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Microinjection Protocol


Pre-injection Checklist:

Reagents:
1/9x Modified Ringer's solution (1/9x MR)
1/20x MR with gentamicin (100 microgram/ml)
3% Cysteine by volume in 1/9x MR
1/9xMR+3% Ficoll
10% Calf serum by volume in Leibovitz L15 media (L15+10%CS)

Instruments:
Micropipette puller
Picospritzer Microinjector
Scissors and forceps
Mesh coated injection dish
Eppendorf tube


Post Fertilization

Steps:
At time (min)
Duration (min)
1. Flood eggs (1/9xMR+3%Ficoll)
0
10
2: Cysteine Embryos
30
as needed (10-20 min)
3: Prepare Needles
35
10
4: 2 cell
60-80
30


Step 1: Harvest Eggs and Fertilize

Manually harvest eggs into L15+10%CS pre-coated dishes. (See section for obtaining embryos and in vitro fertilization on this website.) Mince testes in 500 microliters of L15+10%CS. We mince the testis in 1.5 ml eppendorf tubes using a microtube pestle. Pipet sperm solution on to the eggs and incubate at room temperature for 2 minutes. Flood with 1/9x MR+3% Ficoll (see below). Flood time will be fertilization time (T=0). Fertilization can be evaluated at T=25-30. An approximate measure of fertilization rate is "turning": embryos tend to turn with the pigmented animal hemisphere up, while unfertilized eggs are impartial. However "turning" is not as reliable for X. tropicalis as it appears to be for X. laevis in our experience. Fertilized eggs can be recognized by a sperm-entry-point (SEP) in the animal hemisphere and contraction of the animal hemisphere. SEPs will appear as a dark freckle or indentation on the pigmented field. In embryos with very pigmented animal poles, the SEP often appears to be a white spot, but don't confuse it with the germinal vesicle!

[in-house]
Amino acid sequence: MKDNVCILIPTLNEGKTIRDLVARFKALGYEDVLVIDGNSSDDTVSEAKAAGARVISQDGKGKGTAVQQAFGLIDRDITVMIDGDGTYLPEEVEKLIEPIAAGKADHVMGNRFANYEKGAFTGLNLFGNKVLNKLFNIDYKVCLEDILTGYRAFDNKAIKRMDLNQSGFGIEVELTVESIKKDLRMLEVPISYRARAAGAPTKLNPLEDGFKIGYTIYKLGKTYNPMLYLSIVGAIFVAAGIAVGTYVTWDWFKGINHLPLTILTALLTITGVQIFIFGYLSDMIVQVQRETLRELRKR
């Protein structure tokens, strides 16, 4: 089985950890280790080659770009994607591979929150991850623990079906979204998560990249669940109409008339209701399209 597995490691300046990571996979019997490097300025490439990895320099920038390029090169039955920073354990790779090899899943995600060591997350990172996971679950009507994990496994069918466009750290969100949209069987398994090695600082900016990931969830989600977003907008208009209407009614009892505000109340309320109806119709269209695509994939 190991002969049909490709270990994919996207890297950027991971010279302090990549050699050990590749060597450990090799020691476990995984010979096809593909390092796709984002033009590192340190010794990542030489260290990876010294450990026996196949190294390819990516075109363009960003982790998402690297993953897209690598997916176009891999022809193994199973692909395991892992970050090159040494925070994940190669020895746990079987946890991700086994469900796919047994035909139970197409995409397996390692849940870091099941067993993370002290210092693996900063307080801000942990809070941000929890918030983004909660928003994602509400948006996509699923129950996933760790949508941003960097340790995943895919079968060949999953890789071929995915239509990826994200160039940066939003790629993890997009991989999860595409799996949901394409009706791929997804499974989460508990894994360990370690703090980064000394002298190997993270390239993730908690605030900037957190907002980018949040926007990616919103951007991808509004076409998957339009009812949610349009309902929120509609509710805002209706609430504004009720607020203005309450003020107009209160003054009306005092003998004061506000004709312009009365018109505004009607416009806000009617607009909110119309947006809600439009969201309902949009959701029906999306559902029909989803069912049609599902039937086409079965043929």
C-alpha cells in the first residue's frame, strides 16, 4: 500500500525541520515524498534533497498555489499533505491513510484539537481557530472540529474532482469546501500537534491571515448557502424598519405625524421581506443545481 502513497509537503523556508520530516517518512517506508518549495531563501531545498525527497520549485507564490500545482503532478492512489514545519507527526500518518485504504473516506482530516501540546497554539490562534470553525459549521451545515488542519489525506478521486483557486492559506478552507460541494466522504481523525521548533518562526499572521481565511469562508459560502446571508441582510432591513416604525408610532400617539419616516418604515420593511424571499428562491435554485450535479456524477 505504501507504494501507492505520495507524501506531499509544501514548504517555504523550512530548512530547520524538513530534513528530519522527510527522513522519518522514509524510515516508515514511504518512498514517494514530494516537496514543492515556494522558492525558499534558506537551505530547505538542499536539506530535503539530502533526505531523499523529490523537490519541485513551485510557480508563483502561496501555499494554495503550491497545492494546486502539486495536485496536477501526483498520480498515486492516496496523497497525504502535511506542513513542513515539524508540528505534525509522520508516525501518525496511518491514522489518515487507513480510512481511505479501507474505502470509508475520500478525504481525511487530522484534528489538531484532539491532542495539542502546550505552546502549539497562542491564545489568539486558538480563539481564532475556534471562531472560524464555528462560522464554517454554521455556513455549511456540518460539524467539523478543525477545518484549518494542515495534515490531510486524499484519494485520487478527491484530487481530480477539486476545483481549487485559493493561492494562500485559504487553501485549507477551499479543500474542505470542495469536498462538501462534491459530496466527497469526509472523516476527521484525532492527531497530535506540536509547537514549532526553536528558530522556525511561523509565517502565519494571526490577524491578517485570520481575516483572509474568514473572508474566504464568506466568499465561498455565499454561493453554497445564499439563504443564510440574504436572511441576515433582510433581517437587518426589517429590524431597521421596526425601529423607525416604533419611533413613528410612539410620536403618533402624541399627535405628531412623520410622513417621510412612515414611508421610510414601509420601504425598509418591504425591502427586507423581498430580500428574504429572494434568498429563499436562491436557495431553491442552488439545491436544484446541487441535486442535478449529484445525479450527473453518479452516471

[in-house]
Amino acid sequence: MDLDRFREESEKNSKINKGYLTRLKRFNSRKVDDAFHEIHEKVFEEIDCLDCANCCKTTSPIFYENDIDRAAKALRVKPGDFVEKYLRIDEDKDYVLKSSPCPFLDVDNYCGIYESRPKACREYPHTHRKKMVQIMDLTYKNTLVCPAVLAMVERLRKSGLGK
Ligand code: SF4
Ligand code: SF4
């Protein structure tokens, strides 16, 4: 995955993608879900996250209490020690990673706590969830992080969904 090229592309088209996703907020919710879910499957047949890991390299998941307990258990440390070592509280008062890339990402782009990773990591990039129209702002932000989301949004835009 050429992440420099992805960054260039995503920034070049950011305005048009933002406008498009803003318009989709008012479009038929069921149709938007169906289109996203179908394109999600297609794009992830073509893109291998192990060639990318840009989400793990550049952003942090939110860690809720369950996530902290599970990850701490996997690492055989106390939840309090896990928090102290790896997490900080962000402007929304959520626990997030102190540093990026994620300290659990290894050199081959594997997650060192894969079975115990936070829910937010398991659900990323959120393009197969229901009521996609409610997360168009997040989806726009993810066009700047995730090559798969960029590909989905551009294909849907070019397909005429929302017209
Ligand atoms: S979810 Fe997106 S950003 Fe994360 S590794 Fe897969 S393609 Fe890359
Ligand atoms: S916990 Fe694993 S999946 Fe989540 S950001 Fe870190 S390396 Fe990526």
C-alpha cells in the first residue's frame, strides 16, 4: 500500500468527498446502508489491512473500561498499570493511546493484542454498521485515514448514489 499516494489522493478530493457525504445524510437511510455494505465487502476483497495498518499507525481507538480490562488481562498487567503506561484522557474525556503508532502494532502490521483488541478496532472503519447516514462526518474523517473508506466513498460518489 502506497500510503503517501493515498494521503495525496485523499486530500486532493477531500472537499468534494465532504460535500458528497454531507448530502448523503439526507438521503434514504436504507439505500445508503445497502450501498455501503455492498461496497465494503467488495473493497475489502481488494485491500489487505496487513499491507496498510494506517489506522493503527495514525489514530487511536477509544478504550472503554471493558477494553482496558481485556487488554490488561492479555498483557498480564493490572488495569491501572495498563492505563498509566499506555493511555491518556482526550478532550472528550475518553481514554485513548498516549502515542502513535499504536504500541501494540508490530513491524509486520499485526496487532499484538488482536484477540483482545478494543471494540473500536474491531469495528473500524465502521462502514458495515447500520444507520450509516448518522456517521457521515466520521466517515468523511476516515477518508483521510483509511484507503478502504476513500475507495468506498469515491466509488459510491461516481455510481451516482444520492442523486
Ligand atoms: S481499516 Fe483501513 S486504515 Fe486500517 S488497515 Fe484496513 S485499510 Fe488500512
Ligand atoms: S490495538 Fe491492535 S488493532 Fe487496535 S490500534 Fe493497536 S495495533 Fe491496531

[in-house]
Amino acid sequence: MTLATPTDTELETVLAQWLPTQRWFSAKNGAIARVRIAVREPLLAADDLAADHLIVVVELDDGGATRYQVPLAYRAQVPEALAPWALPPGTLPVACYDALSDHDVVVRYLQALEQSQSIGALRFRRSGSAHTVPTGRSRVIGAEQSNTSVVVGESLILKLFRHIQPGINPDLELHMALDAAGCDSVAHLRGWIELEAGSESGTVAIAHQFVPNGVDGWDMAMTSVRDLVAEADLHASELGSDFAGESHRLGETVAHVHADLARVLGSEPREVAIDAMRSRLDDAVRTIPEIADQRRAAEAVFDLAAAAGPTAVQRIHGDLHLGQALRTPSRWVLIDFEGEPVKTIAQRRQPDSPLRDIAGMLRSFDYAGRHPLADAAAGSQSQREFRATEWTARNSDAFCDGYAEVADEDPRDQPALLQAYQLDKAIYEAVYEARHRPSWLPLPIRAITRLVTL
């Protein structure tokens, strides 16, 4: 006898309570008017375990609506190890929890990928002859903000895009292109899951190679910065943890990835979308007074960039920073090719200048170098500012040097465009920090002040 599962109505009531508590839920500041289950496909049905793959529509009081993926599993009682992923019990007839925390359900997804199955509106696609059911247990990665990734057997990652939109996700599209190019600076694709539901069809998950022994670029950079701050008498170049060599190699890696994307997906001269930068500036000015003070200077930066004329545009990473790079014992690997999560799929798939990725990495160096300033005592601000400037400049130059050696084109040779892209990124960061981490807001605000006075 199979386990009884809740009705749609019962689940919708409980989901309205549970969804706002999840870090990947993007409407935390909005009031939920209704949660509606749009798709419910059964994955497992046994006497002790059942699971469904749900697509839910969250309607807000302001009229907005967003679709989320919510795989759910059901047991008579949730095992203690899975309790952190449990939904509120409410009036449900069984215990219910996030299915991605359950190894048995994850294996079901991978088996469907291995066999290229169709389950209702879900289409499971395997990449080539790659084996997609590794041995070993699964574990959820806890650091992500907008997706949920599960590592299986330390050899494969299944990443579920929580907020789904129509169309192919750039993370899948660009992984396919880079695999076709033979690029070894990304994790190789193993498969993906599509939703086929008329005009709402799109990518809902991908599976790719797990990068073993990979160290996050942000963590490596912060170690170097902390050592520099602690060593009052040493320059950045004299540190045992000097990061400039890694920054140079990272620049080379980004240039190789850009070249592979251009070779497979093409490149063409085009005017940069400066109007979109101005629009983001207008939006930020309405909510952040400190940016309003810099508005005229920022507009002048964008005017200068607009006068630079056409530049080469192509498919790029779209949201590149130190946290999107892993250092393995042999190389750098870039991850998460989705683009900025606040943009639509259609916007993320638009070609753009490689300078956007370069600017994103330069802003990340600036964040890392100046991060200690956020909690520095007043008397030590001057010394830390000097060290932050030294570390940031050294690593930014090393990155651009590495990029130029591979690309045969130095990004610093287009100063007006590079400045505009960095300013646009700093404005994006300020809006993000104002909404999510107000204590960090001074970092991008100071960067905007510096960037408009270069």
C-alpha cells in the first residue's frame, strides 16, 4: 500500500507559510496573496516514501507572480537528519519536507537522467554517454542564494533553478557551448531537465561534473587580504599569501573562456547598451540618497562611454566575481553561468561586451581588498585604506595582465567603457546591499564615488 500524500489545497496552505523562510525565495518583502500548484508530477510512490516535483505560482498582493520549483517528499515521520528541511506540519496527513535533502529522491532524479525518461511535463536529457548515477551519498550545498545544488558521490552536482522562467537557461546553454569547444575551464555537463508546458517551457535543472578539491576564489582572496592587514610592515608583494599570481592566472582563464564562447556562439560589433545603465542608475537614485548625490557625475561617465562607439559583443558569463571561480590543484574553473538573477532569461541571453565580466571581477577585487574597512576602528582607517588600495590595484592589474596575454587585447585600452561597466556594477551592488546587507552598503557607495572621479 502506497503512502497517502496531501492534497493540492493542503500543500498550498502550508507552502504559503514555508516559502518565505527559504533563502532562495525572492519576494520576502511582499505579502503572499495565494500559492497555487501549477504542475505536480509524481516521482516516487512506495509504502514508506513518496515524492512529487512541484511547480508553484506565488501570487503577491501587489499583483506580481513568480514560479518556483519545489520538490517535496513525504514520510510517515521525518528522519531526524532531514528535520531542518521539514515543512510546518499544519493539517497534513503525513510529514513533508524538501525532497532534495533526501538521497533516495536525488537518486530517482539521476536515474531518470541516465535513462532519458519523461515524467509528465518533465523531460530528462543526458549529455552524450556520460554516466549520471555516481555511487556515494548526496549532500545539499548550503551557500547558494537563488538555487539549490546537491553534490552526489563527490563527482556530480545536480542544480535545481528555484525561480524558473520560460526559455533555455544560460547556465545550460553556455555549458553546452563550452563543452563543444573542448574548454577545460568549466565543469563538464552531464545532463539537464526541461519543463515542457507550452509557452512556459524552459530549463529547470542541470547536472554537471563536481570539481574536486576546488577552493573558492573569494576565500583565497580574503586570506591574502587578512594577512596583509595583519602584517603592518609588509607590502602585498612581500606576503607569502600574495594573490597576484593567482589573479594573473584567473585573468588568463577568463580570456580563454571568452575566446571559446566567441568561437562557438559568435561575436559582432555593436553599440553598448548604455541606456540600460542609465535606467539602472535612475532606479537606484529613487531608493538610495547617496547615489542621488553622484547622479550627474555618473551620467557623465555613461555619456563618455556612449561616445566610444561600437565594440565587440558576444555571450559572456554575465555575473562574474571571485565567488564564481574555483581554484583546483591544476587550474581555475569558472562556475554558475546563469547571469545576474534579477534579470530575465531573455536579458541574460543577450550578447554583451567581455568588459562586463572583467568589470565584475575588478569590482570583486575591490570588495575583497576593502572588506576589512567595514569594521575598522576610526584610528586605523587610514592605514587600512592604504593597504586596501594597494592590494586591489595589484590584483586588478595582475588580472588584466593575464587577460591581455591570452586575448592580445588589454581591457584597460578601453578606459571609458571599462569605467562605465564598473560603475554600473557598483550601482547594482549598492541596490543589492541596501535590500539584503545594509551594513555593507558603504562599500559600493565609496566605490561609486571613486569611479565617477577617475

Figure 1 Dark sperm entry point. On an embryo with a very dark animal pole the sperm entry point may just look like a white spot.

In our experience, trop embryos can be difficult to microinject for two reasons: first, the embryos can be very leaky when punctured with the needle and they develop mild gastrulation defects (failure to close the blastopore) due to aggressive removal of the jelly coat. (Uninjected completely de-jellied embryos will fail to fully gastrulate while only partially de-jellied embryos will gastrulate without problems). In order to minimize the leakiness, we try to keep the embryos in a Ficoll solution as much as possible. However, once the wound has healed we then transfer the embryos to a low salt solution which seems to improve gastrulation.


Step 2: Cysteine Embryos

The purpose of this step is to make the injection of the embryo easier by complete removal of the jelly coat. The embryo is coated in a projective jelly that is difficult to bore through with a fine needle. To de-jelly the embryos, prepare a 3% cysteine solution, using 1/9x MR. Insure that the pH of your solution is 7.8-8.0 by adding NaOH or another base. Free base cysteine rather than cysteine-HCl can be used which requires less NaOH to bring to neutral pH. This appears to improve the firmness of the eggs (E. Amaya). Remove as much of the 1/9x MR+Ficoll as possible to avoid dilution of your cysteine solution, and replace with the cysteine solution. Place your dish on the tabletop and let sit for 5-20 minutes. Gently stir the embryos. Avoid vigorous swirling or the embryos will develop secondary axes. The embryos should become loose and separated. Wash 3-6 times with 1/9x MR. If the embryos appear to clump together repeat the cysteine step. Do not hurry through this step! Injecting embryos that are not properly de-jellied is quite frustrating. Once the embryos are adequately de-jellied, transfer them back to 1/9xMR+3% Ficoll.

Step 3: Prepare Needles